Most other universities, when they embark on these things, create a separate development corporation apart from the university. The University of Toronto and the four corners strategy is keeping the team and the effort “inside the house” as part of my portfolio. These will be University of Toronto projects and initiatives.
The University of Toronto will seek out partnerships and joint ventures to build things like student residences – which is what we're doing with the Daniels Corporation. We will acquire properties if there are opportunities that align with the university’s mission, and we will build innovation spaces and explore partnering opportunities where appropriate.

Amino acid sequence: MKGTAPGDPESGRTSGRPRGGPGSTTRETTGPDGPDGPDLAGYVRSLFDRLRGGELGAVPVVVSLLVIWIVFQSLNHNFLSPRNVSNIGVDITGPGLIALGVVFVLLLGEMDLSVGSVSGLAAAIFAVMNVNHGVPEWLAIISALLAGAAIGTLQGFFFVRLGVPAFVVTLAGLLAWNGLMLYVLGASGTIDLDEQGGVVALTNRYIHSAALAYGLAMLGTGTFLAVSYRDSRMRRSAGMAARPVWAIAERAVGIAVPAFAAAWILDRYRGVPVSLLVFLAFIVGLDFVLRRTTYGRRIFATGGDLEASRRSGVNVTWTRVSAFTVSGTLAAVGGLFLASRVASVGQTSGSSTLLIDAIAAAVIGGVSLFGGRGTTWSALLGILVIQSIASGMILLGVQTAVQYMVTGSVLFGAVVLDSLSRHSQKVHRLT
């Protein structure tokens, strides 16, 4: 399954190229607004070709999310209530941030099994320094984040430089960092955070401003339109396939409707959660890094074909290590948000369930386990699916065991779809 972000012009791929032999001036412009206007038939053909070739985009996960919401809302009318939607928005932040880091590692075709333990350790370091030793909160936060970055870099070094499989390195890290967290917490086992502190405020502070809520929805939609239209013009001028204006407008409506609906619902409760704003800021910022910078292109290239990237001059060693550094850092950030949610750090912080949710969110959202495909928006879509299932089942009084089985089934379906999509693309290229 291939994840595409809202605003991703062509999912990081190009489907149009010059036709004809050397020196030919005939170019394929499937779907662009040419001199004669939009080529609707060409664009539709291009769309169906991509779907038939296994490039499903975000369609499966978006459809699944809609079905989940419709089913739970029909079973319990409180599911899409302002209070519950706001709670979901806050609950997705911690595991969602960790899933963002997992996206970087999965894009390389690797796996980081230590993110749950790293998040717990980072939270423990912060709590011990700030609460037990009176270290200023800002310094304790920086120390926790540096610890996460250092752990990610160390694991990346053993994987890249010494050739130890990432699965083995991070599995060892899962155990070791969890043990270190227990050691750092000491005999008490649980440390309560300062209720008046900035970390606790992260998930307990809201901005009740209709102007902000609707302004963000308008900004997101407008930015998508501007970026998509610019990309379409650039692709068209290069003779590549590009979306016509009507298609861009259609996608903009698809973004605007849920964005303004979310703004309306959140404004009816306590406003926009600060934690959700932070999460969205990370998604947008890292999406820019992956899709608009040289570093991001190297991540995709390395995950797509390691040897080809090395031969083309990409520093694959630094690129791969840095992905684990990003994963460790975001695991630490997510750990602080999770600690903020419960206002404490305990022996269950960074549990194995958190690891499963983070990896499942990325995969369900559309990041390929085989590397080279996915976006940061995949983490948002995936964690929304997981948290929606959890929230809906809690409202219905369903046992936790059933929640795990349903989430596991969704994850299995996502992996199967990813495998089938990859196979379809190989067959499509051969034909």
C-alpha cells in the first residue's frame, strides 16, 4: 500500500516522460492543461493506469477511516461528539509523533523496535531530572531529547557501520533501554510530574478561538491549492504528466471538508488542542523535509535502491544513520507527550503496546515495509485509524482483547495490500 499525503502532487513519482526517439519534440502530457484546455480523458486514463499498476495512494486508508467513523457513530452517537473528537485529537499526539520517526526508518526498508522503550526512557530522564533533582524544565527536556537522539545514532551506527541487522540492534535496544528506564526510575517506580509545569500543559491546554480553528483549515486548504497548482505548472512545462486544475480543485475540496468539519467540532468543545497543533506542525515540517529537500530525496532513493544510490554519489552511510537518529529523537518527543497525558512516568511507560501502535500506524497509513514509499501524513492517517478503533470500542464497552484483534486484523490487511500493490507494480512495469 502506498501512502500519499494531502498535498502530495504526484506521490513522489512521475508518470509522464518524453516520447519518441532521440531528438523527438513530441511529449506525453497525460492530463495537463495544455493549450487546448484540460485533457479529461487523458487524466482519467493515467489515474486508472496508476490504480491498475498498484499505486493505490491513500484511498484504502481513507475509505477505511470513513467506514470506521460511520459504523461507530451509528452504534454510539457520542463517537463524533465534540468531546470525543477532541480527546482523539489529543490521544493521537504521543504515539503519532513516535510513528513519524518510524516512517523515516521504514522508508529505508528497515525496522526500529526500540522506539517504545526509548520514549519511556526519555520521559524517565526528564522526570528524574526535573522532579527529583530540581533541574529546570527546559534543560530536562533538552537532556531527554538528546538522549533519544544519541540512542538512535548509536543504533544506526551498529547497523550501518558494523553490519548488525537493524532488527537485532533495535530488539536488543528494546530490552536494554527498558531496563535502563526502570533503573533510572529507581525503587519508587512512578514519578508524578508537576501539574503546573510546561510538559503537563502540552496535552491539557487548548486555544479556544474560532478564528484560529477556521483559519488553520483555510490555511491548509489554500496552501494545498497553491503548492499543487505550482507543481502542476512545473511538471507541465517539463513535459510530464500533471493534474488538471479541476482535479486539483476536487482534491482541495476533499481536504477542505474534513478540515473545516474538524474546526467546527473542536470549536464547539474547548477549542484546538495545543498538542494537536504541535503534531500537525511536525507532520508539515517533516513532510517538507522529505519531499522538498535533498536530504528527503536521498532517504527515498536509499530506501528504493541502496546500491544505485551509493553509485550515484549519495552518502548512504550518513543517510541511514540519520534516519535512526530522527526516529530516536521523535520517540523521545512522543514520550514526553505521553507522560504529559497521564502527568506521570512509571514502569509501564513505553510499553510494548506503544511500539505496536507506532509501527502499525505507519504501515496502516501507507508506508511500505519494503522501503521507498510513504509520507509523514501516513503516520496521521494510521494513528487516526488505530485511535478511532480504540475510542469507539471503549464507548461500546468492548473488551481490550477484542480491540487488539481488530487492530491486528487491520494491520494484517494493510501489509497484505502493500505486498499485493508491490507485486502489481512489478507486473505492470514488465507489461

The beauty of keeping it “inside the house” is we can tap into expertise and resources such as facilities and services, our IT group, and our ancillary services group, to deliver the services that one would expect from a market rate, commercial enterprise.
We have 17 million square feet of space across the three campuses. As we build another million or two or three, we can expand our facilities management to incorporate those in a quite efficient manner and at less cost than if we were outsourcing or starting from scratch.
There are no examples that I'm aware of where an institution, with its own internal team, has embarked on as ambitious a plan as we are.
How will economic and environmental sustainability play into the four corners strategy?
Almost the entire university budget – 87 per cent – comes from students paying tuition fees or government operating grants. That’s not financially sustainable. We need to grow the remaining 13 per cent, to increase the resilience and sustainability of the institutional budget.